On Wednesday, the Trump administration appointed the renowned computer science professor Ed Felten to the Privacy and Civil Liberties Oversight Board (PCLOB). This is the first time that a nonlawyer has been appointed to the board, even though it has oversight responsibilities for a variety of complex technological issues.
The bias toward lawyers reflects a more general problem in the U.S. government. Lawyers dominate debates over privacy and technology policy, and people who have a deep understanding of the technological questions surrounding complex questions, such as cryptography, are often shut out of the argument.
Some days ago, I interviewed Timothy Edgar, who served as the intelligence community’s first officer on civil liberties and is the author of the book “Beyond Snowden: Privacy, Mass Surveillance, and the Struggle to Reform the NSA,” about the reasons government policymaking isn’t as open to technological expertise as it ought to be.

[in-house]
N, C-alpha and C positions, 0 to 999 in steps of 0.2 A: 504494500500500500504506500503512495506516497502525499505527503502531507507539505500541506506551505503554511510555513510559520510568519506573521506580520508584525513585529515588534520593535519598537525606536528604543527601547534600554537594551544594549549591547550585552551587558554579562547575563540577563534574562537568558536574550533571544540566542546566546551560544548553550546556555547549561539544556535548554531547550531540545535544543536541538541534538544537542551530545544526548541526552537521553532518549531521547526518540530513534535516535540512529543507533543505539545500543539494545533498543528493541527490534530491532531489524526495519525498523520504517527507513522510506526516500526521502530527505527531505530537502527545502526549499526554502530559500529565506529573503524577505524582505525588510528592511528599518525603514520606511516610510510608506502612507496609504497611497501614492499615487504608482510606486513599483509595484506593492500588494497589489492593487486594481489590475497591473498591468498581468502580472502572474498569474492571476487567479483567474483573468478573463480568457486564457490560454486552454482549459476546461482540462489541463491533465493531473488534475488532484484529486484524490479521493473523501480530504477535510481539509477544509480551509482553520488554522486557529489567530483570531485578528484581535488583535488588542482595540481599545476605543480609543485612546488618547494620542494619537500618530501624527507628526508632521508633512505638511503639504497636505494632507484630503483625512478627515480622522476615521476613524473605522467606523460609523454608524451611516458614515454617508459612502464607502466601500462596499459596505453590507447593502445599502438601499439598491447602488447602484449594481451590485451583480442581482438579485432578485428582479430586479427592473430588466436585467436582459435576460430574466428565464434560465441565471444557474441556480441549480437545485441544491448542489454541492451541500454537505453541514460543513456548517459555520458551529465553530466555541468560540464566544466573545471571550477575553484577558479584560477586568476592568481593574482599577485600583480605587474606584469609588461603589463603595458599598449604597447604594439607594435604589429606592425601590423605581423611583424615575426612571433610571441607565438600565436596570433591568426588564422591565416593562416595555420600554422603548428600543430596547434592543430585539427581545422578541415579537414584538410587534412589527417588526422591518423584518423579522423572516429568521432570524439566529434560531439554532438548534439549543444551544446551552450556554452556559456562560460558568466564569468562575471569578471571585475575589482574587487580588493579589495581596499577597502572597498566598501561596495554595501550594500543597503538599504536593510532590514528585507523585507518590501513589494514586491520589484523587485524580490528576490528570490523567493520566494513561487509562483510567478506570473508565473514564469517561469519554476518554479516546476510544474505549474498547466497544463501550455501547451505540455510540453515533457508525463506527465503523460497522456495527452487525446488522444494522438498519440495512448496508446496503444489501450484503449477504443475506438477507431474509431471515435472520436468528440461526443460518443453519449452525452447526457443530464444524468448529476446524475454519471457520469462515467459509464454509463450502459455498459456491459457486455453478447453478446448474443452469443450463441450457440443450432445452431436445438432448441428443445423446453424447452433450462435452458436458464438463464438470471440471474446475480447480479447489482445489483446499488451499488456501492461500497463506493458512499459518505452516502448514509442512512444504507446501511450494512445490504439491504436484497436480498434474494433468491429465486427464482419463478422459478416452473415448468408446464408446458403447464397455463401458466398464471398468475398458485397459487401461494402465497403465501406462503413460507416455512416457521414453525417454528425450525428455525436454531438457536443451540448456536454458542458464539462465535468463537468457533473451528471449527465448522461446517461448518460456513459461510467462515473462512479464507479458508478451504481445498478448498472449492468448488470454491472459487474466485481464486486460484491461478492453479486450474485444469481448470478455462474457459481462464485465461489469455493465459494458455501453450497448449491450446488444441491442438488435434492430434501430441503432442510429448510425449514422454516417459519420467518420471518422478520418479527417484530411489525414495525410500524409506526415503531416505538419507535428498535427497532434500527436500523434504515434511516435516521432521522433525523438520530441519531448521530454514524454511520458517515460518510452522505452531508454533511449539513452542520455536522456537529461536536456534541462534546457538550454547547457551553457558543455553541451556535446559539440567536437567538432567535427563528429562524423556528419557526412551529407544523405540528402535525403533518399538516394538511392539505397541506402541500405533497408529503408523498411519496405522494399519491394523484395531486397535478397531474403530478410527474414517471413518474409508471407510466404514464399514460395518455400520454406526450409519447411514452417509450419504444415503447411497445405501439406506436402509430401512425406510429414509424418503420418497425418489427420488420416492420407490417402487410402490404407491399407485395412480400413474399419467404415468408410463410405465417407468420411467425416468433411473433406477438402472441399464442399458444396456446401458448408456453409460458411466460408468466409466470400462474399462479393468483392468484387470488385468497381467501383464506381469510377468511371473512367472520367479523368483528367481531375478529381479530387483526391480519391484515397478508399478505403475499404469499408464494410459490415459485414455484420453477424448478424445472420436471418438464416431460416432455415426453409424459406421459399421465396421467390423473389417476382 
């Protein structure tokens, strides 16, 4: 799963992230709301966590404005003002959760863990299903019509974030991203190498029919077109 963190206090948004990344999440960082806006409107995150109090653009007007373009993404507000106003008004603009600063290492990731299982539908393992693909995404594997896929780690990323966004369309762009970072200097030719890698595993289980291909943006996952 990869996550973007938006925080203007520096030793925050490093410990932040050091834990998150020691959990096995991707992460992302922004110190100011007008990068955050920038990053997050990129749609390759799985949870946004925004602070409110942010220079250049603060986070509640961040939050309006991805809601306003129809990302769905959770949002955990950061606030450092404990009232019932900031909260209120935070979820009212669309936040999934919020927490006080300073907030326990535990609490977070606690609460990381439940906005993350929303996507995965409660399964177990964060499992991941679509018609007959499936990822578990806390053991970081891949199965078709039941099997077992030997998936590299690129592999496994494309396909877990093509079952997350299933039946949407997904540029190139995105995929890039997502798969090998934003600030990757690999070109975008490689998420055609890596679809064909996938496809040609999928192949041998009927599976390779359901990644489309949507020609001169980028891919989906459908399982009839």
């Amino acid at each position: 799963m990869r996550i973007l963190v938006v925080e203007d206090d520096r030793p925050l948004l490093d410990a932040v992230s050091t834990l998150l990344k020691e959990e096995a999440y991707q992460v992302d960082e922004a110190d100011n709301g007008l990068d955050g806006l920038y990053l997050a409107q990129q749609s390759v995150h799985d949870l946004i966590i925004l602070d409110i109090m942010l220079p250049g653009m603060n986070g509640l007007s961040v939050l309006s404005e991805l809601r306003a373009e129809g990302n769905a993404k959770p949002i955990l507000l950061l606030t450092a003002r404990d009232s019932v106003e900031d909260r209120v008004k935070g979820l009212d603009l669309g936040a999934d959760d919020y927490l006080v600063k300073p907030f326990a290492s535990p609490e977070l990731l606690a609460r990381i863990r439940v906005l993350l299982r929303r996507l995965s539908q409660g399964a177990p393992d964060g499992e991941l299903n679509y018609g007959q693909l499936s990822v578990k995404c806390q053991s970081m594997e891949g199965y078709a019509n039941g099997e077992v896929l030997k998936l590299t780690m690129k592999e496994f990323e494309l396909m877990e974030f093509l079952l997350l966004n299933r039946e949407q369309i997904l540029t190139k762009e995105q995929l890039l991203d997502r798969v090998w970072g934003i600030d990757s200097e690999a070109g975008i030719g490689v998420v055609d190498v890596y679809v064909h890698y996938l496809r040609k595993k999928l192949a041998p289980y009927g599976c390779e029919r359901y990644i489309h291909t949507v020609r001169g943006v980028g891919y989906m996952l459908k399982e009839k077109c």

The U.S. policy debate over surveillance mostly overlooks the ways in which cryptography could assure the privacy of data collected by the NSA and other entities. What broad benefits does cryptography offer?
When people think about cryptography, they mostly think about encrypting data and communications, like emails or instant messages, but modern cryptography offers many more capabilities. Today’s debate over surveillance ignores some of the ways these capabilities might allow the public to have the best of both worlds: robust intelligence collection with ironclad, mathematically rigorous privacy guarantees.
The problem is that many of these capabilities are counterintuitive. They seem like magic to those who are not aware of how cryptography has advanced over the past two decades. Because policymakers may not be aware of these advances, they view intelligence collection and privacy as a zero-sum game: more of one necessarily requires less of the other — but that’s a false trade-off.
Read the full piece at The Washington Post.